Bernard Grant’s half of the book describes his travels on the Turkish side. Gibbs gives a much fuller picture of the general progress and conditions of the war. Grant tells his own story – and it is an adventure story worth reading.
As a photographer, he needed to carry a huge amount of equipment around with him – not just bulky cameras, but developing equipment, too. Ox-carts are needed. He employs servants (sometimes very unreliable, but one had a genius for finding animals for the pot) and an interpreter ; luckily he finds a companion:

And here I must pay tribute to Wilkins of the cinematograph, one of the best companions in the world, because of his continual cheerfulness, his knowledge of handicraft, and of all rough work and outdoor life [….] If a cart broke down, it was Wilkins who set it up again. If it overturned it was Wilkins who put it on its wheels again. If horses stampeded in the camp, it was Wilkins who was first to come to the rescue.

wilkins

(George Hubert Wilkins, an Australian, was the first reporter
to film in a war zone; he would later be polar explorer, as well
as a war photographer in the Great War – when he wore this uniform. )

 

With their laden carts Grant and Wilkins travel where they can behind the Turkish lines, often coming up against official hostility. What they see is horrifying:

[T]he road of retreat was a Doleful Way. There was no real road at all, but only cart-ruts across the open country, and beside it lay dead and dying men and horses.
Flocks of carrion crows were hovering about waiting for their banquet of death. Later on I saw the wolfish dogs of the countryside already eating the flesh of these victims of war.

The retreat of the demoralised Turks is a terible sight: ‘Never before had I seen men so mad with fear’; the ‘rabble ranks of soldiers’ pay scant attention to the officers who try to drive them back into battle.
The horror becomes greater when cholera spreads among the fleeing soldiers and civilians. Since reports like these were appearing in British newspapers, we should not believe any historians who claim that the British public had no idea of the dreadfulness of war.
Some of the standard tropes of Great War writing can be found in this account of the earlier conflict. The ironic contrast between initial war enthusiasm ant the terrible results of war, for example. Here is Gibbs’s description of Serbia:

The call to the colours had been answered by the peasants, by the townsmen, by clerks and by shopkeepers as though it were an invitation to a national festival in which religion was mingled with merry-making [….] A holiday feeling was in the air.

Soon, inevitably, he will be describing the return of the shambling wounded.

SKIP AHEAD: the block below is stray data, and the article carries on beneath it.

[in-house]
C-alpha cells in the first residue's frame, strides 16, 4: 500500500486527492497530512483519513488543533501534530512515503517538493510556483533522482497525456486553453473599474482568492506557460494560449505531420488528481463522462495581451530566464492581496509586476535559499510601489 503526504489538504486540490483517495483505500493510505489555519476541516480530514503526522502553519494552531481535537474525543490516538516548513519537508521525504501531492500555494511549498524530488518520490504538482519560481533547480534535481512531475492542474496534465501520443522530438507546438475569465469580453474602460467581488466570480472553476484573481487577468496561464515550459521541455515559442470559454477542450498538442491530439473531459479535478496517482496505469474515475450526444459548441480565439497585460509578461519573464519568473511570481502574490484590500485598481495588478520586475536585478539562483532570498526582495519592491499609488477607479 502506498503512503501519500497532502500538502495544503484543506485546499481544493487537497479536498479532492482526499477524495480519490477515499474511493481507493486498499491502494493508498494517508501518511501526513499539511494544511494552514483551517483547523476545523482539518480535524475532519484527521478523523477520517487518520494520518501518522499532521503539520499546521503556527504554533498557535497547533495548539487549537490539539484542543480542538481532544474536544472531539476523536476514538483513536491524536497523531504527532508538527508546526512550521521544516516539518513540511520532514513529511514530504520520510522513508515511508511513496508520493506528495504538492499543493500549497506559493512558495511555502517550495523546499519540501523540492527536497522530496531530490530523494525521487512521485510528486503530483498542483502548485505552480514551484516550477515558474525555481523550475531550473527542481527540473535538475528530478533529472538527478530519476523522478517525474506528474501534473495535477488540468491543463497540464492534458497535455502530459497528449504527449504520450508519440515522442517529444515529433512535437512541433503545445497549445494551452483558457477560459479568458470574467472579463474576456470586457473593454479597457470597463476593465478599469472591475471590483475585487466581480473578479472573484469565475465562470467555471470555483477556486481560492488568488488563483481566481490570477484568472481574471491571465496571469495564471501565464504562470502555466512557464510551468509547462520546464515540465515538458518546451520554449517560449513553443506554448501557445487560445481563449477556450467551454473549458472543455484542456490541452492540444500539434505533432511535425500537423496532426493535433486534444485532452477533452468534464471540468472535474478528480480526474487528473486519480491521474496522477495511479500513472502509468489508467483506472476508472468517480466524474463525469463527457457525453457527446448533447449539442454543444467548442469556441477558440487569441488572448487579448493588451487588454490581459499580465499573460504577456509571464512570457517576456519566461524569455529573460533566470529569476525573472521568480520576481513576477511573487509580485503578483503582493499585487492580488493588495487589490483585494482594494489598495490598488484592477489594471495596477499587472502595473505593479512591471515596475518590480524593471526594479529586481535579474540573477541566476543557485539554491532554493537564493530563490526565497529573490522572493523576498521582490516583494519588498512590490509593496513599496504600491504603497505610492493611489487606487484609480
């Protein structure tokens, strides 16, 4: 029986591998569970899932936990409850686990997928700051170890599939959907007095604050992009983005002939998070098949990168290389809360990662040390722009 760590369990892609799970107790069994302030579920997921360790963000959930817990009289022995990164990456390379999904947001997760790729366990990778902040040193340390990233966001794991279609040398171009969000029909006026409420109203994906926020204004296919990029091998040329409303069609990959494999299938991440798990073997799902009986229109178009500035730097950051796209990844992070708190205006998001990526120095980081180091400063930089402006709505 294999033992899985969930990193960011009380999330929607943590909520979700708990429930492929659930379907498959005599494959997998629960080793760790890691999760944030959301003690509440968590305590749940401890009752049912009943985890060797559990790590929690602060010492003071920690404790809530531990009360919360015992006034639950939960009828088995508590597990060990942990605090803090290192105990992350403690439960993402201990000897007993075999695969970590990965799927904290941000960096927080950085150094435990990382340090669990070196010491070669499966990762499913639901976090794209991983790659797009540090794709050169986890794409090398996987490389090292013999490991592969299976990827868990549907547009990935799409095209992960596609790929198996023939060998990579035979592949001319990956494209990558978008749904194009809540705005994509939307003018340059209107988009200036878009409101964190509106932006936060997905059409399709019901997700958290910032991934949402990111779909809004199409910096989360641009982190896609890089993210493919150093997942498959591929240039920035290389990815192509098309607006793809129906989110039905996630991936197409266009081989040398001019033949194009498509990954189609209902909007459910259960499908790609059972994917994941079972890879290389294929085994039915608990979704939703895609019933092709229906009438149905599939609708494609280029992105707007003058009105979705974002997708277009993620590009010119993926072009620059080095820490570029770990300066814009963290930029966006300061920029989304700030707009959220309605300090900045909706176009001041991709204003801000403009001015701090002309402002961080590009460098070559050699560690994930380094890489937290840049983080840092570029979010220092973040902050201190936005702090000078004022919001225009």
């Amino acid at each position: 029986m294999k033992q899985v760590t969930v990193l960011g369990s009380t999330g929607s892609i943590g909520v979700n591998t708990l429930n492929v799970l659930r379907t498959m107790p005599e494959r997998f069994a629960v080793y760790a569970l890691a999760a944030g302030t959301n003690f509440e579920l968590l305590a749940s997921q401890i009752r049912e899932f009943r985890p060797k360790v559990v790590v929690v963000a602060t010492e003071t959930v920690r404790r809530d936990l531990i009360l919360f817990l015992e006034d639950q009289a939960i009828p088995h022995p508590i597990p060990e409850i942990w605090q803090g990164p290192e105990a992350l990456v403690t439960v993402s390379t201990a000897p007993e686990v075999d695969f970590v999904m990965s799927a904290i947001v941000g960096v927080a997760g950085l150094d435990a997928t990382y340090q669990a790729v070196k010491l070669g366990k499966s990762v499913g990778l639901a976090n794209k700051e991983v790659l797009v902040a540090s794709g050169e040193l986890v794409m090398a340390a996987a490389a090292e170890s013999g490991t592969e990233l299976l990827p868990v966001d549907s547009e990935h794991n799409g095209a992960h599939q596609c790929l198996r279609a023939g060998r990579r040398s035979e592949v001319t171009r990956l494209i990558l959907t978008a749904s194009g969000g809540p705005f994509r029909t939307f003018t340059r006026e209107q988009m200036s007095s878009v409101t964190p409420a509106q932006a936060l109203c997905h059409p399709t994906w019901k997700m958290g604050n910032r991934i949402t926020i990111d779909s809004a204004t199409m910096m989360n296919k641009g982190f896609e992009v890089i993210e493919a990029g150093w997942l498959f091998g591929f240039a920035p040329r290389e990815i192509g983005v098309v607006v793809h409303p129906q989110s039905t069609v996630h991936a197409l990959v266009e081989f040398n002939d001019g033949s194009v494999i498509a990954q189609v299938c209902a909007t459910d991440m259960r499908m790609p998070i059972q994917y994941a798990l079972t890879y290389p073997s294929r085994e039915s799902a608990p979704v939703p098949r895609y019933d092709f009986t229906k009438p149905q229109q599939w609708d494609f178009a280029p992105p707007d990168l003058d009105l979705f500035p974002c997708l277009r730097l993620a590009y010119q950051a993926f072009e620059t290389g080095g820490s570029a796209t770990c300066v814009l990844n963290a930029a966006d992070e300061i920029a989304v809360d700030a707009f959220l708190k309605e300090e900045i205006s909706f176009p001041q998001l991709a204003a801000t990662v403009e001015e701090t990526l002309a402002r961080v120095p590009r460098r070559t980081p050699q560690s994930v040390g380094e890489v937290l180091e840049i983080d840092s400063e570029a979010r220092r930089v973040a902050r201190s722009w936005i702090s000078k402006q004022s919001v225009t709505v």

In crucial ways, though, this war is different from the Great War, in that it was one-sided. The Turkish army crumpled under pressure. The fighting was terrible and vicious, but it was soon over, because the actions were decisive. Was this what the Kaiser expected when he pushed through the scantily-defended Belgian border into France? A fast and deadly war of movement in which superior German men and equipment would knock the French for six? Thse Balkan wars must have encouraged the assumption that wars would be swift-moving, and swiftly decisive. But it just didn’t happen like that.

2 Comments

  1. Roger
    Posted February 5, 2015 at 9:43 pm | Permalink

    “the persistent aggression of the Bulgarians breaks the morale of the poorly-equipped Turks and sends them into ignominious retreat.”

    That was the standard theory of war before WWI- the side whose morale collapsed lost and the way to break morale was by obsessive aggression. The French doctrine of the offensive, which led to so many deaths in the first weeks of the war was the most extreme version, but all the armies subscribed to it to some degree.

    “Accounts of British military censorship in the Great War are often indignant about the restrictions on reporting; this book shows that antagonism to journalists was pretty well to be expected from the military of all nations.”

    Kitchener’s greeting to journalists- “Get out of my way, you drunken swabs”- in the Sudan didn’t seem to affect his popularity with them then.

    • Posted February 5, 2015 at 11:22 pm | Permalink

      Among the armies most suspicious of correspondents was the French, who blamed reports in the Times for giving away crucial information about their movements in the Franco-Prussian war.